Biden signs stopgap funding bill, avoiding a government shutdown

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Both houses of Congress passed legislation on Thursday to prevent the government’s short-term shutdown.

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US President Joe Biden has signed into law a bill that would fund the government until February 18, the White House said, avoiding the risk of shutting down the law after the law met with opposition from some Republicans over the vaccine mandate.

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one in Statement On Friday, the White House thanked congressional leaders for their work in passing the bill.

Earlier in the day, however, Biden said it was worth praising bipartisanship, adding that “funding the government is not a great achievement – it’s the bare minimum that needs to be done”.

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Both houses of Congress passed legislation on Thursday to avoid the government’s short-term shutdown. This keeps the federal government running for 11 more weeks, usually at current spending levels, while adding $7bn to aid the evacuation of Afghanistan.

“I am glad that in the end, cooler heads prevailed. The government will remain open and I thank the members of this Chamber for walking back from the brink of an avoidable, unnecessary and costly shutdown,” said Senate Majority Leader Chuck Schumer. said.

The Biden administration has enacted policies that require millions of federal workers and federal contractors to be fully vaccinated [File: Kevin Lamarque/Reuters]

The votes in the Senate and House of Representatives come amid intensely partisan debate over the coronavirus vaccine mandate – and at a time when officials have raised concerns about the possible spread of the Omicron coronavirus variant in the country.

The Biden administration sees vaccination as the fastest way to end a pandemic that has killed more than 780,000 people in the US.

On Thursday, Biden unveiled a new plan to stem the resurgence of the virus that would include making vaccines including booster jabs, as well as making at-home coronavirus tests more readily available to Americans.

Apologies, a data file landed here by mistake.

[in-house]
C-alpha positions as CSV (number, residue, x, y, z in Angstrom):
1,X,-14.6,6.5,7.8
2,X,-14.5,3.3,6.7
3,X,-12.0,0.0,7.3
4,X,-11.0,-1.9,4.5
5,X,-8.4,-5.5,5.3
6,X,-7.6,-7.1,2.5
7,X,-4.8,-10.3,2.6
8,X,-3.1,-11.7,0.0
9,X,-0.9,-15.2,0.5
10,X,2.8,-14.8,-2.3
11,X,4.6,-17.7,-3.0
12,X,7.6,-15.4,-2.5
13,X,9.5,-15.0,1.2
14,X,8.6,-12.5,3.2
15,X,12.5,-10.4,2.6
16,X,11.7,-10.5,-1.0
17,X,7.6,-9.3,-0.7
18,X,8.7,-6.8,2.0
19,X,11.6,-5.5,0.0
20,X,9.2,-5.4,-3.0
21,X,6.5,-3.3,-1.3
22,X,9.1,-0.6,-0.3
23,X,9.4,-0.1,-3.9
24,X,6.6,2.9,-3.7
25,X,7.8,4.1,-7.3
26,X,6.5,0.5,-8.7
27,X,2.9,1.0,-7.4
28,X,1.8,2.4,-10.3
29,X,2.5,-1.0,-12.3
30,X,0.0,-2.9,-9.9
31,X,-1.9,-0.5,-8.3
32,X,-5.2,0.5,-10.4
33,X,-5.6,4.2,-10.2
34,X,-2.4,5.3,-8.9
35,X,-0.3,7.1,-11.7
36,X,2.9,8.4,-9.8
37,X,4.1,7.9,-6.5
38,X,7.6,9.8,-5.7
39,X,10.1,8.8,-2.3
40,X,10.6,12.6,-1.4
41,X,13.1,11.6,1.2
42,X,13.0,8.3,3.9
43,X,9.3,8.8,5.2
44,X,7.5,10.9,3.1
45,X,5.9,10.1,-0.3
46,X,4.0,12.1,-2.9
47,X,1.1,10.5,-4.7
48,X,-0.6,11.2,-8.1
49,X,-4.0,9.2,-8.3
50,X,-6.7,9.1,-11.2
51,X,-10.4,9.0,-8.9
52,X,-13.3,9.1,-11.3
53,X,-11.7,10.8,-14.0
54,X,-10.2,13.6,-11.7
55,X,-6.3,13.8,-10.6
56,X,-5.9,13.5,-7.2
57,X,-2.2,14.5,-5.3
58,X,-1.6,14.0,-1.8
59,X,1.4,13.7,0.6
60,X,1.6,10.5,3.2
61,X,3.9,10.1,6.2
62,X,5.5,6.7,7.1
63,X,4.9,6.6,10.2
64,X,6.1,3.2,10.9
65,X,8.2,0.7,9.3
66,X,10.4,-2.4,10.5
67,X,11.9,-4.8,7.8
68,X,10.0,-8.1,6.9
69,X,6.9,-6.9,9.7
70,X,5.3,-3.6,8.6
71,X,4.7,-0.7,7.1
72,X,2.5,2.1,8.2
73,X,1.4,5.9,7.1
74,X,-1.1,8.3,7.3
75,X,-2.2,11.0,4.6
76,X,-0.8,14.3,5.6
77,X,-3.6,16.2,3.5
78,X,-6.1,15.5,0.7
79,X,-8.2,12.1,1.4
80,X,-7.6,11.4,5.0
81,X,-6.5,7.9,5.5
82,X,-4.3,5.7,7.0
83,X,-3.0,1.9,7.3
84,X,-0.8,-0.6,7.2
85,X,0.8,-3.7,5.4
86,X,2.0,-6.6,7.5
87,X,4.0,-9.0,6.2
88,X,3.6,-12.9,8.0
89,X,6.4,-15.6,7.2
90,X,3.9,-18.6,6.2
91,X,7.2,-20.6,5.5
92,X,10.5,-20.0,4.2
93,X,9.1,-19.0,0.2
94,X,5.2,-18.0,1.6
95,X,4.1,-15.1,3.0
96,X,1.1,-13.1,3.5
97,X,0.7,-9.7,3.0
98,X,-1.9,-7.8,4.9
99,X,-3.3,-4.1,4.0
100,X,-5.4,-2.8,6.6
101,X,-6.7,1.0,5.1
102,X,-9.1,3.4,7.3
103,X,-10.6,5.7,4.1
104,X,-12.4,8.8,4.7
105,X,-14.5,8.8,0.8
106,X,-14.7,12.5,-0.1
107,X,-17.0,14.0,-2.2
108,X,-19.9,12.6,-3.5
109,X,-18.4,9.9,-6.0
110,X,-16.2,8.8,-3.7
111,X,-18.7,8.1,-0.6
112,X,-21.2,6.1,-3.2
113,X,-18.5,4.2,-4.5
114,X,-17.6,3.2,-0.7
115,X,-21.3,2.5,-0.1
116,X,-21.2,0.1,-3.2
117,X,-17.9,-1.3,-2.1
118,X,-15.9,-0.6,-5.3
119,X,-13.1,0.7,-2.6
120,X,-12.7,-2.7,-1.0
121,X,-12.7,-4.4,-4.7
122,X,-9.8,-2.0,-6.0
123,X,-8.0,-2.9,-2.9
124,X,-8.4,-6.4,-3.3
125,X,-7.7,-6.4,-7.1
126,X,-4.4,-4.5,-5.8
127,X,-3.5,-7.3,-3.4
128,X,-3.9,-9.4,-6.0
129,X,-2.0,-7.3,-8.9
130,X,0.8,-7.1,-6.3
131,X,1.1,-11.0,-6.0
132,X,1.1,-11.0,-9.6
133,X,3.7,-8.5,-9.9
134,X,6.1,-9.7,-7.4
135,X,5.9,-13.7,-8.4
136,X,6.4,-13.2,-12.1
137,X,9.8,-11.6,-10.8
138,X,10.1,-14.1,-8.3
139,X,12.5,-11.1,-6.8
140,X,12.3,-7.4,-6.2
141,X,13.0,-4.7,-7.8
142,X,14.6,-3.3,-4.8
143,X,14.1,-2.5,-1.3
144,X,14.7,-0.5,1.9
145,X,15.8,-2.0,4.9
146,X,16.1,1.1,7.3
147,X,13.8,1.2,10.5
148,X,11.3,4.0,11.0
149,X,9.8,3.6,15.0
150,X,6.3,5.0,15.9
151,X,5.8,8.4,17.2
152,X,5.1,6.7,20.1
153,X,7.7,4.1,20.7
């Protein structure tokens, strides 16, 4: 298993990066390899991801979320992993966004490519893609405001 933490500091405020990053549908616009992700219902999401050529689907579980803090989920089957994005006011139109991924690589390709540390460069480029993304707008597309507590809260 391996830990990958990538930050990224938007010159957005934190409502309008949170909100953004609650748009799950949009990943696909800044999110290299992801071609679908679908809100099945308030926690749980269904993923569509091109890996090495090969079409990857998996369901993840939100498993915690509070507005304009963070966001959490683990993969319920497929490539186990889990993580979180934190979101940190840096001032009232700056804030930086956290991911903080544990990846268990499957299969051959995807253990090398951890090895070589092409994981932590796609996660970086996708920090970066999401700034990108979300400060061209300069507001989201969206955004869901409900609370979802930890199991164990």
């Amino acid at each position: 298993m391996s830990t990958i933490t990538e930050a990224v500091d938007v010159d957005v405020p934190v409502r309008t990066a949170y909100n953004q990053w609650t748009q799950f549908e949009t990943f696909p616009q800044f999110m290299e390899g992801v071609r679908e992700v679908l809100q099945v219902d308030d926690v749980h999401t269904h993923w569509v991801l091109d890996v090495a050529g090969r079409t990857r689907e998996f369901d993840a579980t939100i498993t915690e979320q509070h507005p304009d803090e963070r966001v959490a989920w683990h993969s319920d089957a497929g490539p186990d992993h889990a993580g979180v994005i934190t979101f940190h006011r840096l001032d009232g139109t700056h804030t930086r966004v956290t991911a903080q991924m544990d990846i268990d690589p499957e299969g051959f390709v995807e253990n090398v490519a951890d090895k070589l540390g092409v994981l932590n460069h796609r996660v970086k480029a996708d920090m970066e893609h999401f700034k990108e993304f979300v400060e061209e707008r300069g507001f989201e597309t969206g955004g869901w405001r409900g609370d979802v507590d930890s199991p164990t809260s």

“Experts say COVID-19 cases will continue to rise in the weeks ahead this winter, so we need to be prepared,” Biden said.

The administration has rolled out vaccine requirements for several groups of workers, but the effort is facing legal setbacks. Courts have rolled back some of the mandates, including a decision this week that bars 10 US states from enforcing a requirement for some healthcare workers.

Previously, a federal appeals court temporarily blocked the Occupational Safety and Health Administration requirement affecting employers with 100 or more workers.

The administration has also implemented policies that require millions of federal employees and federal contractors, including military servicemen, to be fully vaccinated. Those efforts are also being challenged.

Some Republicans opposed to Biden’s vaccine rules wanted Congress to take a tough stand against mandatory moratoriums for workers in large businesses, even if it meant closing federal offices over the weekend by refusing to accelerate a final vote on the spending bill. Be.

A poll conducted by The Associated Press shows Americans are divided on Biden’s effort to vaccinate workers, with Democrats overwhelmingly in support of it, while most Republicans are against it.

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